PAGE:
MELBOURNE, Australia (AP) -- Serena Williams was only thinking out loud when she muttered that this Australian Open had been "the worst two weeks."
Not long after a courtside microphone picked up those comments during her quarterfinal with 19-year-old American Sloane Stephens, things got a whole lot worse.
Stephens outplayed Williams, whose movement and serves had been slowed by a back injury, and beat the 15-time Grand Slam champion 3-6, 7-5, 6-4. It was Williams' first loss since Aug. 17, and her first defeat at a Grand Slam tournament since last year's French Open.
Williams' downer of a Grand Slam Down Under started badly when she turned her right ankle in her opening match at Melbourne Park.
"I've had a tough two weeks between the ankle ... and my back, which started hurting," Williams said. "A lot of stuff."
While Williams packed for home -- she and sister Venus have also lost in doubles -- Stephens advanced to a semifinal Thursday against defending champion Victoria Azarenka.
The top-seeded Azarenka beat Svetlana Kuznetsova 7-5, 6-1 in the early quarterfinal at Rod Laver Arena. Maria Sharapova, who has lost only nine games in five matches, plays Li Na in the other semifinal Thursday.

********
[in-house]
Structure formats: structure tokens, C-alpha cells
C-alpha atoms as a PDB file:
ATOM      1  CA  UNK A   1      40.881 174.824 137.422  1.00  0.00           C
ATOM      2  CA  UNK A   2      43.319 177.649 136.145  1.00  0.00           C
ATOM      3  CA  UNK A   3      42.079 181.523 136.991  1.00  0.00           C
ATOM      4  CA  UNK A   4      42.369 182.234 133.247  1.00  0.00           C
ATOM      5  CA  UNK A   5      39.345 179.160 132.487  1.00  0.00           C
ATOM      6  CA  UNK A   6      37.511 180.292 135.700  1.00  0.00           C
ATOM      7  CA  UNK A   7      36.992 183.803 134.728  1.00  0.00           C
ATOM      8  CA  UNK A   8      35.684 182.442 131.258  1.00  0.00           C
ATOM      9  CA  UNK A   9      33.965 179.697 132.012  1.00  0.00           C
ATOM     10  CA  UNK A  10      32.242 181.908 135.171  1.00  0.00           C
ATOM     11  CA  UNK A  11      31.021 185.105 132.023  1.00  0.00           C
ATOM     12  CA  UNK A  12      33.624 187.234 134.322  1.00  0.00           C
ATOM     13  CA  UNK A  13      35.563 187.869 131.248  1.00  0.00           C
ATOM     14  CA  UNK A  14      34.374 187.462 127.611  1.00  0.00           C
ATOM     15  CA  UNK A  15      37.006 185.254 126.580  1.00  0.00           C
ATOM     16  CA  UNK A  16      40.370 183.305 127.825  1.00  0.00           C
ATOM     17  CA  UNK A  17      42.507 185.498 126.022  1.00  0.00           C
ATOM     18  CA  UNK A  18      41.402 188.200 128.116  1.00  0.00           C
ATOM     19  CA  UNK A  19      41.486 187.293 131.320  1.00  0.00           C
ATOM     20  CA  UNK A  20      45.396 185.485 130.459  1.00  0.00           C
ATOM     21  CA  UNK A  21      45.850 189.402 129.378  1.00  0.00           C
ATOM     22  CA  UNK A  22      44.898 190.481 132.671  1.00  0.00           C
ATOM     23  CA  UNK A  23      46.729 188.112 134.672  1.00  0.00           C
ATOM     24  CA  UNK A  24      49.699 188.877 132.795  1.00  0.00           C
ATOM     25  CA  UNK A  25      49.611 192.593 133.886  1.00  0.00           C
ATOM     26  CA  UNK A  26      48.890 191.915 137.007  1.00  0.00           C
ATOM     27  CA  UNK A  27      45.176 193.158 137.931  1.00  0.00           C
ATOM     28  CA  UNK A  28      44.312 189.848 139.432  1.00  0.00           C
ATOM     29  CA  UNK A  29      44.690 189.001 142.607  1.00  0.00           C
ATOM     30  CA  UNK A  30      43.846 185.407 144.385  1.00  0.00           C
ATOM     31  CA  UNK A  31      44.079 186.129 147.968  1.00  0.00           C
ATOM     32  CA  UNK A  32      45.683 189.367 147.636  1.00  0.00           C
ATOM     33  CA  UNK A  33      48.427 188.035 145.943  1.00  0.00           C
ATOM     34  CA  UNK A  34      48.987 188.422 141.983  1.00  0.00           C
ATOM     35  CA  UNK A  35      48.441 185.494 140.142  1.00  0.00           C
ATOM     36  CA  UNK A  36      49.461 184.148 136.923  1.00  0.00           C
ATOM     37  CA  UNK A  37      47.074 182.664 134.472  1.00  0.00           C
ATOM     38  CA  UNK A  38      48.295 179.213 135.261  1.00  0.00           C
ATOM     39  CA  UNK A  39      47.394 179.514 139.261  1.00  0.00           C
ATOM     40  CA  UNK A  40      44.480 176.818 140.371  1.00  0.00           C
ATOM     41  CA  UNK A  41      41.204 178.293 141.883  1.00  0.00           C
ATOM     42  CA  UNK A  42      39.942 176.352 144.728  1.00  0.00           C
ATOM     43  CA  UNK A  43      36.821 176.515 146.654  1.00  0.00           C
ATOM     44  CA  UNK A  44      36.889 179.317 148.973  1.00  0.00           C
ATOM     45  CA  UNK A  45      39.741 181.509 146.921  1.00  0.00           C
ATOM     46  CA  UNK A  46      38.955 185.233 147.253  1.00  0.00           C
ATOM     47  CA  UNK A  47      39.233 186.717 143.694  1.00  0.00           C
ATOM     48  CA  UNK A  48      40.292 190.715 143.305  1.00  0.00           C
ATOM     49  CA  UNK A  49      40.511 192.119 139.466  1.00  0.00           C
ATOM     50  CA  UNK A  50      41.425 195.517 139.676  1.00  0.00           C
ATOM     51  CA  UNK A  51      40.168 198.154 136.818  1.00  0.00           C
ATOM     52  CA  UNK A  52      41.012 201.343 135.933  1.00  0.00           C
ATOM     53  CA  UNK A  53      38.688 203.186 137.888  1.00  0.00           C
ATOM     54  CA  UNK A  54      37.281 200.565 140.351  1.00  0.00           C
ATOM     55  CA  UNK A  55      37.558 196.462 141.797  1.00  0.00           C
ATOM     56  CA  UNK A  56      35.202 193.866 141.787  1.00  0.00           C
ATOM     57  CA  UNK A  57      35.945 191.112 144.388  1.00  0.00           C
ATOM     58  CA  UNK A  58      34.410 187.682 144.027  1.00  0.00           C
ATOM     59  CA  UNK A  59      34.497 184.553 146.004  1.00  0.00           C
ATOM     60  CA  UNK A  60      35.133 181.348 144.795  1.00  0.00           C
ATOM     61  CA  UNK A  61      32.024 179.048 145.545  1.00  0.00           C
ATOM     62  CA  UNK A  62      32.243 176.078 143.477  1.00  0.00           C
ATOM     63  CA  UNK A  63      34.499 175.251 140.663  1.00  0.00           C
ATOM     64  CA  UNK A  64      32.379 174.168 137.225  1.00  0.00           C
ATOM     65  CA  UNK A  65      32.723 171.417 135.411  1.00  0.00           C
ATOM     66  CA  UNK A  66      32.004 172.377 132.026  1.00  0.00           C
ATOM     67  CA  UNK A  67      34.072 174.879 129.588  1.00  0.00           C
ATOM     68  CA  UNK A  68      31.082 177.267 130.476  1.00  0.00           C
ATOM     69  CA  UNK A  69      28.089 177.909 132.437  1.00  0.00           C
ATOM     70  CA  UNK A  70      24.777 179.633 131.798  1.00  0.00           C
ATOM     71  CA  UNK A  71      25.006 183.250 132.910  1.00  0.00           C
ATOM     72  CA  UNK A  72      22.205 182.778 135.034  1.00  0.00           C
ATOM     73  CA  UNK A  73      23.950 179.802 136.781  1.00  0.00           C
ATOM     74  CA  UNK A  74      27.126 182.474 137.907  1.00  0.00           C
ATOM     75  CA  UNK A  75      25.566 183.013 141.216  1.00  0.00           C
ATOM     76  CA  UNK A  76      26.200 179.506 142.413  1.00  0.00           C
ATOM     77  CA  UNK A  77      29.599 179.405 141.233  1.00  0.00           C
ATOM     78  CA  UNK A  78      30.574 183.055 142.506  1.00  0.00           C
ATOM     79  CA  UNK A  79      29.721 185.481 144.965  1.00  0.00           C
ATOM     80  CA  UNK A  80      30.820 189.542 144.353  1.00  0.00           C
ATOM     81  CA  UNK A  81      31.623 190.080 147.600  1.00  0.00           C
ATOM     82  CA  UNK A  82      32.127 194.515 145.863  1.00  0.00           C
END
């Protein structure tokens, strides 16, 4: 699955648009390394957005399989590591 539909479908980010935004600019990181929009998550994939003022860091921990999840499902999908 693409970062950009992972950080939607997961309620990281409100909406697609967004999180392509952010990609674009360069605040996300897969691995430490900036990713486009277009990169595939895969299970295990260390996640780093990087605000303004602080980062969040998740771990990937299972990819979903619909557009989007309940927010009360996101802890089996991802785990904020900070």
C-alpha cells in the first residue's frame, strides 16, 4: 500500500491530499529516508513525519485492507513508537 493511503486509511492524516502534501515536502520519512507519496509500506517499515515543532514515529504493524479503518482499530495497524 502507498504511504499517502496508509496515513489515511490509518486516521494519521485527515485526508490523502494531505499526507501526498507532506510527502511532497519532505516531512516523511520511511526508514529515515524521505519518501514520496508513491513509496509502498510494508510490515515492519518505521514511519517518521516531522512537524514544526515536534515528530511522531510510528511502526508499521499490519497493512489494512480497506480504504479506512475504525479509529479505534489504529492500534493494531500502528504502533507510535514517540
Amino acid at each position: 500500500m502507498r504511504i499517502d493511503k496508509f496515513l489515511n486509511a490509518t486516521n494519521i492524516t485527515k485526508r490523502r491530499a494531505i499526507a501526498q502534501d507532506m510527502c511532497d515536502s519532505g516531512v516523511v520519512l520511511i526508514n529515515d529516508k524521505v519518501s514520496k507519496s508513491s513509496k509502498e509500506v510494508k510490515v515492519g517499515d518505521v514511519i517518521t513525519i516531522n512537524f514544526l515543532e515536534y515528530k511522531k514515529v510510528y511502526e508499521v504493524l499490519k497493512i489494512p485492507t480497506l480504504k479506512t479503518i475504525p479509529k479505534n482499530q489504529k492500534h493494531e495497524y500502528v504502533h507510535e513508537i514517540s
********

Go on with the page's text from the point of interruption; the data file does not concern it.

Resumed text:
On the men's side, Andy Murray advanced to the semis with a 6-4, 6-1, 6-2 victory over Jeremy Chardy. Murray, the U.S. Open champion, will play the winner of Wednesday's late quarterfinal between No. 2 Roger Federer and No. 7 Jo-Wilfried Tsonga.
The other semifinal has defending champion Novak Djokovic taking on No. David Ferrer on Thursday.
Williams hurt her back in the eighth game of the second set and things got progressively worse. She yelled at herself on several occasions, and smashed a racket into the court, earning a $1,500 fine from tournament officials.
"I was running to the net for a drop shot," Williams said, describing the lead up to her injury. "As I went to hit it, it was on the backhand. I even screamed on the court. I totally locked up after that."
She reiterated after the match that her injuries had made this Australian Open difficult for her.
"Absolutely, I'm almost relieved that it's over because there's only so much I felt I could do," she said. "I've been thrown a lot of (curve) balls these two weeks."
Stephens has been, too, but has coped well, and the magnitude of her accomplishment only hit her while she was warming down after the match.
"I was stretching, and I was like, 'I'm in the semis of a Grand Slam.' I was like, 'Whoa. It wasn't as hard as I thought,'" she said. "To be in the semis of a Grand Slam is definitely a good accomplishment. A lot of hard work."
The No. 29-seeded Stephens hadn't been given much of a chance of beating Williams, who lost only four matches in 2012 and was in contention to regain the No. 1 ranking at the age of 31.
Williams' latest winning streak included a straight-set win over Stephens at the Brisbane International this month.
Stephens wasn't even sure that she could beat Williams until she woke up Wednesday.
"When I got up, I was like, 'Look, Dude, like, you can do this.' Like, 'Go out and play and do your best," she said.
Williams walked around the net to congratulate Stephens, who then clapped her hand on her racket and waved to the crowd, a look of disbelief on her face.